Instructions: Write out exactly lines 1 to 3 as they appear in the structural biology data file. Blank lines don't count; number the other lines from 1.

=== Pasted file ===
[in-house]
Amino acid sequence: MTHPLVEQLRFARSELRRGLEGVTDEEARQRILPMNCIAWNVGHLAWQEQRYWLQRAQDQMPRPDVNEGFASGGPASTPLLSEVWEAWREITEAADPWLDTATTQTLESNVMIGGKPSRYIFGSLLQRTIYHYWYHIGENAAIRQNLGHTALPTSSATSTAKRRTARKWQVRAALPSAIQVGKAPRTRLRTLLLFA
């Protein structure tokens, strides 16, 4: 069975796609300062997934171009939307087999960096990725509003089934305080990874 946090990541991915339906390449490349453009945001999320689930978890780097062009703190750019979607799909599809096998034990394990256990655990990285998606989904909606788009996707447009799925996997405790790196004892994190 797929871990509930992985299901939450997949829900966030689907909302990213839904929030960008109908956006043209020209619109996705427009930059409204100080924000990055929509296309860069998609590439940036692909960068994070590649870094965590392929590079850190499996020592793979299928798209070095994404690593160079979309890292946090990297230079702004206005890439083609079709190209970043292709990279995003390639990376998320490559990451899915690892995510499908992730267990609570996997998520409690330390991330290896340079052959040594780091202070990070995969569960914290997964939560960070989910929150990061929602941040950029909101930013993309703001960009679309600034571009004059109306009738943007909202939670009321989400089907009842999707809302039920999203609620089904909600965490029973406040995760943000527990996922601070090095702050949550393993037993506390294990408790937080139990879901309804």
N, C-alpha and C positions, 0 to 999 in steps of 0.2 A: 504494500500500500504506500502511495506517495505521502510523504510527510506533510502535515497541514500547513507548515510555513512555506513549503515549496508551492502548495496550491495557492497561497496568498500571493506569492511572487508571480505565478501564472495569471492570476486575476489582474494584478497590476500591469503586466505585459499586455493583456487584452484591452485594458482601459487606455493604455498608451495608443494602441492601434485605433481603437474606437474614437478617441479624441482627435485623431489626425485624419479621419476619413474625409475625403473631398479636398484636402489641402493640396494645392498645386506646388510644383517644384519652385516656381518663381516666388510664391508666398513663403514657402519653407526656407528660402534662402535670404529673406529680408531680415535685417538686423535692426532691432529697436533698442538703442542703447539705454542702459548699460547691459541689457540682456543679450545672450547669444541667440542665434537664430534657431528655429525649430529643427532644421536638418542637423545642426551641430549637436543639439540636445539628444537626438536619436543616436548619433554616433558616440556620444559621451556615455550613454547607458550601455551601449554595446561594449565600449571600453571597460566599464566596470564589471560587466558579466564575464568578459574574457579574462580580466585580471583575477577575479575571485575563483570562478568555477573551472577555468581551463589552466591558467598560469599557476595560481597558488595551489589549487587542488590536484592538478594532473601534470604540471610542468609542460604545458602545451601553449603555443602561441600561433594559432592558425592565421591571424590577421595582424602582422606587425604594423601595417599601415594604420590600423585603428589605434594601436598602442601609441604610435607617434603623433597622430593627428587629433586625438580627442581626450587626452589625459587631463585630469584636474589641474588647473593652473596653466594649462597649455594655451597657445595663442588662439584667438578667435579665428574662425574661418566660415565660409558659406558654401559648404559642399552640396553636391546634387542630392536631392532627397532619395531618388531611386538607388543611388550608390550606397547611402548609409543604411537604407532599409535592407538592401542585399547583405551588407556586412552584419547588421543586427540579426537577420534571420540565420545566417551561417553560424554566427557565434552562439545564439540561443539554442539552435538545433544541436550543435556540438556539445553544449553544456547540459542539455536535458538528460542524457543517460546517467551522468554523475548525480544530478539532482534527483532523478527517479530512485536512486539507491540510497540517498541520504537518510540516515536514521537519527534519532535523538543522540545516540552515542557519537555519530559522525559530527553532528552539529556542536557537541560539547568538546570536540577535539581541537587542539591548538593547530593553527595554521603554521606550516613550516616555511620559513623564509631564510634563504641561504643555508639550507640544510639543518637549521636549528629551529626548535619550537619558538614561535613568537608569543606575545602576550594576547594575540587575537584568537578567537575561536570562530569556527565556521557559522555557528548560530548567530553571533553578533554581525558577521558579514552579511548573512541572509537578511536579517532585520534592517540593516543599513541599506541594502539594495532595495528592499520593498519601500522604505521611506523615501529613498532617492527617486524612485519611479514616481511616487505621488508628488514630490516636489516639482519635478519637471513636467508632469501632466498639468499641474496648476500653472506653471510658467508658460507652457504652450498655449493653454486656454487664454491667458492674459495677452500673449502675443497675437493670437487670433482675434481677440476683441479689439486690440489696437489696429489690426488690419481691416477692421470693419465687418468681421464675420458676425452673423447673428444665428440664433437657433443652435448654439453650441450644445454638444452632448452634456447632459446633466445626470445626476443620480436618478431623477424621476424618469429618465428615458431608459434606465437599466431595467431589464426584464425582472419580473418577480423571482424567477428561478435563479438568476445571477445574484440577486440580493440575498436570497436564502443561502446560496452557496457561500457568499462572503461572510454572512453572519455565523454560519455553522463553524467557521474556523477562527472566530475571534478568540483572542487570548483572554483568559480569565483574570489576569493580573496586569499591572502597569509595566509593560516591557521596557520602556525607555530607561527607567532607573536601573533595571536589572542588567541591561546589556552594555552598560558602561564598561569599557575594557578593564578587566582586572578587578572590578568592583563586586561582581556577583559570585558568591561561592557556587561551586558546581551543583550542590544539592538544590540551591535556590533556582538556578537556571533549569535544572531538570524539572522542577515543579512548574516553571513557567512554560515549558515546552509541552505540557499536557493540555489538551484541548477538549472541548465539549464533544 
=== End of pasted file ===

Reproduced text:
[in-house]
Amino acid sequence: MTHPLVEQLRFARSELRRGLEGVTDEEARQRILPMNCIAWNVGHLAWQEQRYWLQRAQDQMPRPDVNEGFASGGPASTPLLSEVWEAWREITEAADPWLDTATTQTLESNVMIGGKPSRYIFGSLLQRTIYHYWYHIGENAAIRQNLGHTALPTSSATSTAKRRTARKWQVRAALPSAIQVGKAPRTRLRTLLLFA
């Protein structure tokens, strides 16, 4: 069975796609300062997934171009939307087999960096990725509003089934305080990874 946090990541991915339906390449490349453009945001999320689930978890780097062009703190750019979607799909599809096998034990394990256990655990990285998606989904909606788009996707447009799925996997405790790196004892994190 797929871990509930992985299901939450997949829900966030689907909302990213839904929030960008109908956006043209020209619109996705427009930059409204100080924000990055929509296309860069998609590439940036692909960068994070590649870094965590392929590079850190499996020592793979299928798209070095994404690593160079979309890292946090990297230079702004206005890439083609079709190209970043292709990279995003390639990376998320490559990451899915690892995510499908992730267990609570996997998520409690330390991330290896340079052959040594780091202070990070995969569960914290997964939560960070989910929150990061929602941040950029909101930013993309703001960009679309600034571009004059109306009738943007909202939670009321989400089907009842999707809302039920999203609620089904909600965490029973406040995760943000527990996922601070090095702050949550393993037993506390294990408790937080139990879901309804």